Disability is the fuel of my work and the engine of my career.
Disability has formed nearly every significant aspect of my life. My early education began at Condon School for Handicapped Children in Cincinnati, Ohio, where I went to school from 1963 to 1972. Condon (founded in 1921) was a very unusual place. It was among the first schools in the United States to give disabled children a standardized education. Before this many had simply been institutionalized in nursing homes, with the assumption that they had no chance at a productive life, or, at best, taught a rudimentary trade. Condon School was considered innovative in its attempt to give us a shot at some independence through education. At Condon I was surrounded by children with a wide range of disabilities. It was the only place I did not feel "different," which was an early experience of disability community and its complexities. The school was a very insular and tight-knit world, a place that gave us, paradoxically, both a sense of our individual possibilities and an anxious distance from the world at large.
Growing up aware of being judged for my appearance was in part what drew me to figuration, combined with a strong interest in biology, anatomy, and the natural world. From early on, my work investigated the ways that people's physical bodies influence the course of their lives. However, I was uncomfortable addressing my own experience, as a person with a disability, due to consistently negative reactions from the art world. Professors, galleries, collectors, viewers and critics made it clear to me that they would not accept or be interested in such imagery, on the rare occasion that I made explicit representations. Certainly I knew of no other professional artist at the time making work about disability. As a result, my work became very encoded and oblique.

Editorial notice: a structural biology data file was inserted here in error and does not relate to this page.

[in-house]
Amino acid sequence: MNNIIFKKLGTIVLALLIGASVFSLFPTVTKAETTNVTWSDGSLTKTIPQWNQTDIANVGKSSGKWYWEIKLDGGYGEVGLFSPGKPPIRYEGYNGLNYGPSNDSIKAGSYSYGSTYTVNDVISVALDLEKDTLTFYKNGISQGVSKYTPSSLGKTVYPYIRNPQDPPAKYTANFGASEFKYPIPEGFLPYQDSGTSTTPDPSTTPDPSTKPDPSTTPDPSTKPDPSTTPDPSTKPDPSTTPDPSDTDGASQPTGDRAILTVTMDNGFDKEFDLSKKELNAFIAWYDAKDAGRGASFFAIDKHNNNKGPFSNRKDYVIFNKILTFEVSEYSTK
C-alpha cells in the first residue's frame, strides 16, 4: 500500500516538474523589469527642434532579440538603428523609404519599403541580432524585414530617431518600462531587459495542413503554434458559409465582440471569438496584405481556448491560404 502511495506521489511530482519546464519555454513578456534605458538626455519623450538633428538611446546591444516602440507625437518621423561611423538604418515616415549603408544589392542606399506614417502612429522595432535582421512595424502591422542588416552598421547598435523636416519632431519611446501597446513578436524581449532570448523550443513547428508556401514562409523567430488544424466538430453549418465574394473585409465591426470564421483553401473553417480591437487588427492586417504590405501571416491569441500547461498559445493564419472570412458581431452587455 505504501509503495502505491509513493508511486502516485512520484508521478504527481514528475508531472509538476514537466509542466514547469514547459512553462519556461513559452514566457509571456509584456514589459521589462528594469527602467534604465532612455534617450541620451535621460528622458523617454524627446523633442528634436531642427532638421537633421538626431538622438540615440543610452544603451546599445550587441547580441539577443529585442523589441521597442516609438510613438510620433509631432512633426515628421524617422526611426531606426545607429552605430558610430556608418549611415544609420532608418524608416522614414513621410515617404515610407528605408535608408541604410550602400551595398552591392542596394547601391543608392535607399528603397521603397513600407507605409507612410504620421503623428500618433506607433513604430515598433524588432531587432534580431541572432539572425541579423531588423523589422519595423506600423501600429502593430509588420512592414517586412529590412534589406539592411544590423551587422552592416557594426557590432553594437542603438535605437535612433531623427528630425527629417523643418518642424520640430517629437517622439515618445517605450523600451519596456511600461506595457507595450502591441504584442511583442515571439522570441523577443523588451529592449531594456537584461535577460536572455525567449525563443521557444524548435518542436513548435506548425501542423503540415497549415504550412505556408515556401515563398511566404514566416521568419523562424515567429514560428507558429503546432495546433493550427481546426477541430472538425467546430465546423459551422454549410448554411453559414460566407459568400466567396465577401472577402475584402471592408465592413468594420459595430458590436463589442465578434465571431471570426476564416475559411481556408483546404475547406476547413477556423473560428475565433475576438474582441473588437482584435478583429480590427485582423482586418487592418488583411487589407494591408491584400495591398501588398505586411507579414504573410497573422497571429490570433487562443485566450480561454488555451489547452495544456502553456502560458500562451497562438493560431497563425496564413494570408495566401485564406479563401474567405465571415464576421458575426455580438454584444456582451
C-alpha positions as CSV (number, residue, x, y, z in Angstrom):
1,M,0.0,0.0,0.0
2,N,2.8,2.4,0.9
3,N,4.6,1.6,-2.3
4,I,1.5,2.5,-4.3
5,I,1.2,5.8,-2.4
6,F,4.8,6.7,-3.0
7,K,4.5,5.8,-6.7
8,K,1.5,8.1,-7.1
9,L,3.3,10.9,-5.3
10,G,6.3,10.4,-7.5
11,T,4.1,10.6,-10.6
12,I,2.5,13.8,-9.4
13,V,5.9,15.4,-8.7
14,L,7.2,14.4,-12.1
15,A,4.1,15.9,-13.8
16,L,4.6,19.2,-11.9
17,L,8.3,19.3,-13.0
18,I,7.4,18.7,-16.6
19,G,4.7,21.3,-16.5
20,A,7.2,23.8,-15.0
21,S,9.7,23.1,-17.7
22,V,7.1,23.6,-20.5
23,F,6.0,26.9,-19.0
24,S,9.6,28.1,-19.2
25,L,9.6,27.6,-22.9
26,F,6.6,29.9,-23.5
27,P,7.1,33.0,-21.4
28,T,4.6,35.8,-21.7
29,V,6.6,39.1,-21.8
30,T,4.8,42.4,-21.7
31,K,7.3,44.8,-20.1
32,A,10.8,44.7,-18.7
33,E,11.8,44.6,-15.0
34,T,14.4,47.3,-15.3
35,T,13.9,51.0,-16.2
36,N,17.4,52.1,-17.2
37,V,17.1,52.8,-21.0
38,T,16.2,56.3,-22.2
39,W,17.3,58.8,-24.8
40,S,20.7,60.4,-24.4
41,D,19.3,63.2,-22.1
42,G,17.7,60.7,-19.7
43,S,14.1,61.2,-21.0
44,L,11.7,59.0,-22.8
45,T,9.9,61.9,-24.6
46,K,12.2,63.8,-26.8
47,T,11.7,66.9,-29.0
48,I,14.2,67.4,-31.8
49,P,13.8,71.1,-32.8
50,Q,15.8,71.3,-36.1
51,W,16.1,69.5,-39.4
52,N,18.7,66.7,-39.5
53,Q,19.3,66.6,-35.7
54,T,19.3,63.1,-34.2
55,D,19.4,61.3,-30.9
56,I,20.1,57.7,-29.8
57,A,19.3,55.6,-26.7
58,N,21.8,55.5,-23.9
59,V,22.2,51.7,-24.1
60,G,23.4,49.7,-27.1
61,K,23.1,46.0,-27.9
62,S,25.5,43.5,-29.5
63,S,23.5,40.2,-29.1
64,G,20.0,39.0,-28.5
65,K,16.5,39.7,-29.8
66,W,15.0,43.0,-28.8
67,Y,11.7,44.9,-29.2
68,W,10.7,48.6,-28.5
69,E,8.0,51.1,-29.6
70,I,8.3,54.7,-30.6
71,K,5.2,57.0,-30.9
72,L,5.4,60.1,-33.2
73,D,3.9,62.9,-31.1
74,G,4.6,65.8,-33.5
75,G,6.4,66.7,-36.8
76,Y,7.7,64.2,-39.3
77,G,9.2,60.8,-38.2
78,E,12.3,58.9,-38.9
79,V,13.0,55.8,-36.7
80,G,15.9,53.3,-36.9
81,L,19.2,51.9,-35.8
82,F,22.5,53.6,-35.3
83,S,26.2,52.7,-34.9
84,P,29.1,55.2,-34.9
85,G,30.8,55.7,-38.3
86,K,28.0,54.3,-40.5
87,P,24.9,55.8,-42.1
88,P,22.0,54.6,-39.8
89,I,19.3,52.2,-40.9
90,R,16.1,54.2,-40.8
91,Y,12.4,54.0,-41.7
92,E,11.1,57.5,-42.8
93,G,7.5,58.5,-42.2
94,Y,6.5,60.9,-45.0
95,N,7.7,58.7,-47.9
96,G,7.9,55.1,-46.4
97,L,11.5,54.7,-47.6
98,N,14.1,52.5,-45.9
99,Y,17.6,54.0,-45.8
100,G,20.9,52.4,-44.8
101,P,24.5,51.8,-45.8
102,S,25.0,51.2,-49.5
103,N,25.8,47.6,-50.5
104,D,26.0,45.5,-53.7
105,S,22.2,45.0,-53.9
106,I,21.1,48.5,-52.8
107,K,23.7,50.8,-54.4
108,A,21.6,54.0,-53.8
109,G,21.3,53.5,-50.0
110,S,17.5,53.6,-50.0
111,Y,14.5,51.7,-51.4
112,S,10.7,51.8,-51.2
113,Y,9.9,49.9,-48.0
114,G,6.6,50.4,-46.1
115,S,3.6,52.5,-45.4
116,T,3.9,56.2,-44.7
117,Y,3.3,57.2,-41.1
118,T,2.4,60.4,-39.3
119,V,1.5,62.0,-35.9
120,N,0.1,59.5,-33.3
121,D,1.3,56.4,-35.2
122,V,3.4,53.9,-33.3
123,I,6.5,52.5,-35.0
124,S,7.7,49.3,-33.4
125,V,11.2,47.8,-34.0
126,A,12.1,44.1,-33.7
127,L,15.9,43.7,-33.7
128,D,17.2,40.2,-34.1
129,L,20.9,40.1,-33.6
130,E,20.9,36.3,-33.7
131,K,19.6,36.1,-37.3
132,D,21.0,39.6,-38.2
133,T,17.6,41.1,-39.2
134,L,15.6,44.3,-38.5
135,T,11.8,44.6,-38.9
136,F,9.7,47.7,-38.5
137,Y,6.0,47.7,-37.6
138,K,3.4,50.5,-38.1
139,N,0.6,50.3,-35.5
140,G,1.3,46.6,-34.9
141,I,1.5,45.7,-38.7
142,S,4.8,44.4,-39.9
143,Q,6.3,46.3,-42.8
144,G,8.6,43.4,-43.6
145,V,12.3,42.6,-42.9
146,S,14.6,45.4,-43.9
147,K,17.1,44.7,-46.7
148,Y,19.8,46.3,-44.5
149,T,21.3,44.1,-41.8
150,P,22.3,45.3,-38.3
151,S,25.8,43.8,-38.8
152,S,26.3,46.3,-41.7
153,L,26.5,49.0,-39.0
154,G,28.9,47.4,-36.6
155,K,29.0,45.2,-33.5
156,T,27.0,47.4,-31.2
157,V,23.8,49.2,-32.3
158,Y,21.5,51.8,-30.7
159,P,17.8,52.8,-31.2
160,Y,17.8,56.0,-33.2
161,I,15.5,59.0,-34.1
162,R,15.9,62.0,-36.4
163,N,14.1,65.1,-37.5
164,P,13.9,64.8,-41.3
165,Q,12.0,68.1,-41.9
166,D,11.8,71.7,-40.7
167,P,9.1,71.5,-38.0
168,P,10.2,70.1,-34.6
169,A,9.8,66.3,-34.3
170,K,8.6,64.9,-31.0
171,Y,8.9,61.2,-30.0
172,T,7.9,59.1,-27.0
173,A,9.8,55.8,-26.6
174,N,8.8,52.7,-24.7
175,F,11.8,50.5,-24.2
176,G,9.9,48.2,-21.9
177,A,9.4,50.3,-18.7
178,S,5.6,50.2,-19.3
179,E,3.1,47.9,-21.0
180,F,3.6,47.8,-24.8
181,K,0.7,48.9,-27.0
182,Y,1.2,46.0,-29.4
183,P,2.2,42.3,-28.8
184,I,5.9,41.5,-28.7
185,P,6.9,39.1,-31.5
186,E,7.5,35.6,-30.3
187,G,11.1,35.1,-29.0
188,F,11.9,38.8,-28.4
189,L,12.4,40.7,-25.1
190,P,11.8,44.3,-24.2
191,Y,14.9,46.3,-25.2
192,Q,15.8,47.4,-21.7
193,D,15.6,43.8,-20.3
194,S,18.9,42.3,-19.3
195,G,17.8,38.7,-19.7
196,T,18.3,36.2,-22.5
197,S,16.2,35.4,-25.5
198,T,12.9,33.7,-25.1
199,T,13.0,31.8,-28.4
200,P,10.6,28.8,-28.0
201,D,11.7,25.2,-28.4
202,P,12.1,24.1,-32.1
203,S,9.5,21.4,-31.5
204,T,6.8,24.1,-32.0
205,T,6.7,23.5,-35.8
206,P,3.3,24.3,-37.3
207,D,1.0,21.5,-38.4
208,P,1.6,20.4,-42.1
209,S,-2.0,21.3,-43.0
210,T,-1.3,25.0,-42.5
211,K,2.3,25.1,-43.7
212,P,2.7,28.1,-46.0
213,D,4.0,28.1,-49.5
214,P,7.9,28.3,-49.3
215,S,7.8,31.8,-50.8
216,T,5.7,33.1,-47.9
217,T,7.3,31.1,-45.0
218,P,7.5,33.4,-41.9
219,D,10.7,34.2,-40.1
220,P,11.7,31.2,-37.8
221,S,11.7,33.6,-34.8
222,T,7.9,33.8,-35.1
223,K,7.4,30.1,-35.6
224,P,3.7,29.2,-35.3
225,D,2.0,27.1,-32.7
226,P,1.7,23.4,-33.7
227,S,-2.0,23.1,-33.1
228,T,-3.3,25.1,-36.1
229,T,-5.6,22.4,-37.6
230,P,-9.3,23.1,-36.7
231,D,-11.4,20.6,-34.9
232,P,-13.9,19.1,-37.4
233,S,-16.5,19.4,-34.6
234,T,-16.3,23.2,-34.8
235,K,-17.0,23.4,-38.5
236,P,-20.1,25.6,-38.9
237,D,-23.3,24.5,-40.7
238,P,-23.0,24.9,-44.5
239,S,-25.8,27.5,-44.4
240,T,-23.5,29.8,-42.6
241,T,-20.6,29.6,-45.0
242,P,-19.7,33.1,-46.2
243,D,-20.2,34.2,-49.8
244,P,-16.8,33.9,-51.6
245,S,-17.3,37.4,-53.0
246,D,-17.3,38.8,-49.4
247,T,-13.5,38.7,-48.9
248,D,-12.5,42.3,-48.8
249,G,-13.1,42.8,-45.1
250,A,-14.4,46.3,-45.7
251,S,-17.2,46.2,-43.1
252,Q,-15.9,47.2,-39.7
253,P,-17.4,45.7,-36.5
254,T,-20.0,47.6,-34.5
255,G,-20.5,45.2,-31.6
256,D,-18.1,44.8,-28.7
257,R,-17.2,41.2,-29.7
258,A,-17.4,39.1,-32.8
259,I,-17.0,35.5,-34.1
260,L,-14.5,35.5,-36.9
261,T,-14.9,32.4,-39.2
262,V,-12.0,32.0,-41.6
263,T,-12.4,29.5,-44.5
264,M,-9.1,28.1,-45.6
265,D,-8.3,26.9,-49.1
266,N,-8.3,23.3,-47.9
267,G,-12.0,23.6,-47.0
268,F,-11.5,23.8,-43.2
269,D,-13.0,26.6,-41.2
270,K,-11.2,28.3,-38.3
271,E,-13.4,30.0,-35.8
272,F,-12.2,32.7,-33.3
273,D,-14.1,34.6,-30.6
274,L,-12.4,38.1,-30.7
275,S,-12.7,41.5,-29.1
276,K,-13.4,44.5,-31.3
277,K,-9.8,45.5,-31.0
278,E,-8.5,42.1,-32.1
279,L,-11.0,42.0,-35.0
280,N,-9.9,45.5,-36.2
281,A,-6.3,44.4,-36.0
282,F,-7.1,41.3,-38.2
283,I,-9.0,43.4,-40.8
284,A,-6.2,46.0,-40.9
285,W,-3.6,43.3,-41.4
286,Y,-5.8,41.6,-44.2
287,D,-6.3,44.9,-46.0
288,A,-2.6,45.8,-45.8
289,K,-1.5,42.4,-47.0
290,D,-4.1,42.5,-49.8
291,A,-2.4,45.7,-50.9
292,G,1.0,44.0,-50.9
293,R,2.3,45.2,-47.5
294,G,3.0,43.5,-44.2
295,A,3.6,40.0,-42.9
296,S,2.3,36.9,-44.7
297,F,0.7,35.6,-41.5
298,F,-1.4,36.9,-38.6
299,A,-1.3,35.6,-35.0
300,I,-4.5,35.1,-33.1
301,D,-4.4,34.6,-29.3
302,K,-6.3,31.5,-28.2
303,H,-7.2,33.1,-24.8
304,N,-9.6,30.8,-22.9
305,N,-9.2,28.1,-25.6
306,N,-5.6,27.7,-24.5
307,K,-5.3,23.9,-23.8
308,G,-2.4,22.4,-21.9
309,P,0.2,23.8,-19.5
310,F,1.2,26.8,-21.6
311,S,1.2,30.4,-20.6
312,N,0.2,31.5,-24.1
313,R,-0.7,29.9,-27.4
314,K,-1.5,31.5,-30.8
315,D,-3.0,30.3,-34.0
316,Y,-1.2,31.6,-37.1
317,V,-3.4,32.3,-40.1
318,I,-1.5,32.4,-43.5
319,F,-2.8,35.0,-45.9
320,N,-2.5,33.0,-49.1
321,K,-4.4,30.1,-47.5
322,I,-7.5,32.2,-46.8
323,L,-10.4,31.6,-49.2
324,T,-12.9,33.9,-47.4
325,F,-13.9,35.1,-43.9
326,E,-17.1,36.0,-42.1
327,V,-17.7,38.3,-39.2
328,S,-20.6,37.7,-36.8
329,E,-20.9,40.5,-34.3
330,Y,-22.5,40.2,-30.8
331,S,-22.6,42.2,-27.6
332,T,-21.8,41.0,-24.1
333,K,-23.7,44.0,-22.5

The direction of my career changed radically in 1997, when I met a community of performers, writers, visual artists and academic theorists, based in Chicago, where I live. All were disabled, and each one was engaged in creating a new, radical framework in which to view the body and impairment. I had never encountered such a self-assured, adult population of disabled people. I responded on all levels: aesthetically, intellectually, politically, and emotionally. Memories of Condon reverberated and gave me the desire to explore this new universe.
My career has become deeply involved with the field of Disability Culture, which is the aesthetic expression of the theory, scholarship, politics and personal narratives that make up Disability Studies. Chicago is one of the two most influential centers of Disability Studies in the United States. The most important figures in this field regularly come through Chicago, which has allowed me to collaborate internationally.
I have also changed tremendously as a person in the last ten years. When I was the only disabled person that I knew, I felt that I had to prove myself as a "universal" artist in order to be "allowed" to work on the ideas that really mattered to me. It seemed that I should apologize for being a cripple, to make up for it by distancing myself, or I would be trapped in a ghetto of the despised. In addition, finding the work of other disabled visual artists has given me a context and a challenge I could only have imagined so many years ago.